A look inside the Western Sugar facilities

Published online: Jan 17, 2014
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SCOTTSBLUFF, Neb.-Workers wearing earplugs, hardhats and hairnets greeted visitors at the 13th annual three-hour tour of the Western Sugar Cooperative factory Dec. 9 in Scottsbluff.

Through two videos, a presentation and a walk-through of the plant, community members learned about the history of the sugar factory and how sugarbeets are turned into powdered, granulated and brown sugars.

The informative videos described how sugar beets were once harvested.

The original factory was built in 1910, but beets were raised in the area as early as 1902.

Early growers relied on manure for fertilizer and hand laborers to help remove remaining weeds.

In the 1970s, mechanical thinning started.

The sugar-making process itself remains virtually unchanged from the early days, aside from new equipment, automation and higher standards.

One day of harvest today is equal to 30 days in the past.

WSC has been grower-owned since 2002 when sugar growers collectively bought the factory.

There are five factories in total with 1000 to 1100 owners.

The company is a closed co-op in which 1 acre equals 1 share.

"WSC employs 300 people year round and 500 during harvest," said Luke Rust, plant manager.

That number does not include rehaul drivers, who are typically contract workers.

During the planting season, irrigation is essential for sugar beets as rainfall only accounts for a small percentage of needed water.

Today, strip and minimum till cultivation is more common for soil and water conservation.

Fungicides are also important to control cercospora leafspot and powdery mildew.

Cercospora leafspot causes reduced tonnage and sucrose and increases impurities in sugar beets.

Powdery mildew inhibits photosynthesis and can reduce sugar yields by up to 30 percent.

The remaining solid from the sugarbeet is called pulp and is sold as cattle feed.

The bales of hay around the sugarbeet piles are there to protect them from freezing as well as any warm temperatures.

Rust said, "The beets are storing really well right now."

Some of the larger sugarbeet farmers operations run 24 hours, with two 12 hour shifts.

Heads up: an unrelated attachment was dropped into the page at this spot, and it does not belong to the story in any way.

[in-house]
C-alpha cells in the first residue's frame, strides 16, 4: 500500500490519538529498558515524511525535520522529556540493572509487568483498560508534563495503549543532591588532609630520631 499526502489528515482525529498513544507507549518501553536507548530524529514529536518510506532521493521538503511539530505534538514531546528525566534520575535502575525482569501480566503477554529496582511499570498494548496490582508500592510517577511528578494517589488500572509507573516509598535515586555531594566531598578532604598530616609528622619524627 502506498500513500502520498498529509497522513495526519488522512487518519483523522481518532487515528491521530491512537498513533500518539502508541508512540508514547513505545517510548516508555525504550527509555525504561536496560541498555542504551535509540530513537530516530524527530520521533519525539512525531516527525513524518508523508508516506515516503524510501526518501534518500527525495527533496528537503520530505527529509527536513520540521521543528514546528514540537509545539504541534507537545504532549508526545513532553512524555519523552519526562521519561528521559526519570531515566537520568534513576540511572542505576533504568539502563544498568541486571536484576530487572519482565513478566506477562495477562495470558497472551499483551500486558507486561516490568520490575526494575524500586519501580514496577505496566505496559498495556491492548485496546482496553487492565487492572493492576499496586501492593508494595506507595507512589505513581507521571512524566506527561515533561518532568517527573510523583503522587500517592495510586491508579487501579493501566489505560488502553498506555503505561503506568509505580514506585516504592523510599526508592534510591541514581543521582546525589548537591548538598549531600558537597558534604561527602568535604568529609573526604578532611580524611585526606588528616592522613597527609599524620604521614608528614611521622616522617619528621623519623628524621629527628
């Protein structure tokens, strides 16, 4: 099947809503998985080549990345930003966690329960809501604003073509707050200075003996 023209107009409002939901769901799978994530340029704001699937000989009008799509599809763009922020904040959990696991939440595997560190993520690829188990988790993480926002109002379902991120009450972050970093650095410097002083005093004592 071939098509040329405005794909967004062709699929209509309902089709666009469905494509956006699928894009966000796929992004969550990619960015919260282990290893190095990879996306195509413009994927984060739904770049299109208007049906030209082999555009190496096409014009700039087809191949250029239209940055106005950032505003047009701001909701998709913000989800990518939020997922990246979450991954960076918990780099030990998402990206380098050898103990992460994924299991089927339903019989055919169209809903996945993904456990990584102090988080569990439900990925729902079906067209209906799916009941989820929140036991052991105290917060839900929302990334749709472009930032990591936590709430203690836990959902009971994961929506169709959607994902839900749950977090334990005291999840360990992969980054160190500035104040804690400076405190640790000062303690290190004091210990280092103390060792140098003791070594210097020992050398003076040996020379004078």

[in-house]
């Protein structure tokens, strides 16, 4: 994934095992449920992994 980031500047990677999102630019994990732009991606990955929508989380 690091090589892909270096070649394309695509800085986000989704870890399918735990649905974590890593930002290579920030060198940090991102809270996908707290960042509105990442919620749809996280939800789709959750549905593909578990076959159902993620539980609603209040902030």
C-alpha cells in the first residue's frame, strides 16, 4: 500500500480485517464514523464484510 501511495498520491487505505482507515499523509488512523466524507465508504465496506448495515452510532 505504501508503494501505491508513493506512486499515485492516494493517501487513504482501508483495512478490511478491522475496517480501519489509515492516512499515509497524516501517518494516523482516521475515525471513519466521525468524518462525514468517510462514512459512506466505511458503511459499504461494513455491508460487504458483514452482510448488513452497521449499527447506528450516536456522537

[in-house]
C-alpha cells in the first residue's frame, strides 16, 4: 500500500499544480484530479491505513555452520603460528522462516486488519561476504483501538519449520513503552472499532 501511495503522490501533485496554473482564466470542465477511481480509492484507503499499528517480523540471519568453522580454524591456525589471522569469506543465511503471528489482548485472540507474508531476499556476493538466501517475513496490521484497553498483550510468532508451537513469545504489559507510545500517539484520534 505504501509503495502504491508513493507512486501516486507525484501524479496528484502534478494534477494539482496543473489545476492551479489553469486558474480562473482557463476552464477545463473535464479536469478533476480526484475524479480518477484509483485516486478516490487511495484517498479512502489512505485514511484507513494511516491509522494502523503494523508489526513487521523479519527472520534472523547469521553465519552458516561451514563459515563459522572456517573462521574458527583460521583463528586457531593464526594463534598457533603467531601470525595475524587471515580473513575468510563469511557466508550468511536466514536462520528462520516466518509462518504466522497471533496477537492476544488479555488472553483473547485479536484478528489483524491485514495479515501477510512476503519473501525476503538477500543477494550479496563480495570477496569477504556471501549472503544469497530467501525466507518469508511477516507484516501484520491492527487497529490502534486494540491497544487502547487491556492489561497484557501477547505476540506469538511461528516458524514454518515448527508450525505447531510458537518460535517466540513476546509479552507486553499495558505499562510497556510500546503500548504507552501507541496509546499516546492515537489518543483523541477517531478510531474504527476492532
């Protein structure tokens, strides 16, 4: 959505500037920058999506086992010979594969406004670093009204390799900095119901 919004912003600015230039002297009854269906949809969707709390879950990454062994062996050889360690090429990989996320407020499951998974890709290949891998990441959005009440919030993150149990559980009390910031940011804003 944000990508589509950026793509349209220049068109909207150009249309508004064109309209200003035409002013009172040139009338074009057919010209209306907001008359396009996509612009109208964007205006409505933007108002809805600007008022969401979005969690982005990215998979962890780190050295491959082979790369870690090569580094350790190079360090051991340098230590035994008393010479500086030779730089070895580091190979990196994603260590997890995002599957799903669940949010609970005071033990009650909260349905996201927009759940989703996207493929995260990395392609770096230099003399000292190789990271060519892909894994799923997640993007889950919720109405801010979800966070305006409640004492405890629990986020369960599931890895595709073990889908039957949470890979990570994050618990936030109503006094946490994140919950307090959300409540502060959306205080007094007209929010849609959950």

After the videos and presentation, the more than 40 visitors divided into small groups for a tour of the factory.

The tour included stops at all but one stage of the sugar-making process.

Due to the frigid weather, those on the tour were spared the negative temperatures and did not see the receiving area or the rock and trash catchers. After the sugar beets are delivered to the factory, they are sent through the rock and trash catchers, then washed in a giant bath.

Next, they are sliced into long noodle-like pieces called cossettes.

They are then sent through a diffuser and on to filters that remove mud and impurities from the juices.

Once the sugar has gone through crystallization and separation it is ready to be bagged.

Sugar is bagged automatically and hot-sealed before continuing down a conveyor belt where it is boxed and sent to the warehouse.

The Scottsbluff factory currently packages 32 different brands of sugar.

During dinner, the group learned that the sugar factory uses cane sugar molasses to make brown sugar because sugar beet molasses is too bitter.

"We have five self-propelled harvesters in the valley," said Rust.

There aren't more because their price tag is too high for the size of many farms.

EPA changes are also expected to have a major impact over the next year.

The sugar factory has already begun preparing for some of those changes with upgraded boilers and other work around the factory.

Rust answered questions about how much sugar is obtained from beets.

"Beet sugar makes up about 60 percent of the U.S. market," Rust said.

For those who are curious about the occasional smell coming from the sugar factory, sometimes, "there is too much sugar in the lime pond," said Rust.

The sugar ferments in the pond and that's the smell that wafts up your nose.

Customers can support local growers by checking the labels on their sugar packages. If there is an F in the code, it came from the Scottsbluff factory, if there is an N, it came from the Torrington, Wyo. factory.

Dinner at the annual event was provided by several companies in the area.

Betaseed, WESTCO and Western Sugar provided all the food for tour visitors.

The tour is one of two fund raisers for the Scottsbluff/Gering United Chamber of Commerce. All money raised provides funds for a scholarship to a senior in the area who is studying agriculture.

Source: lexch.com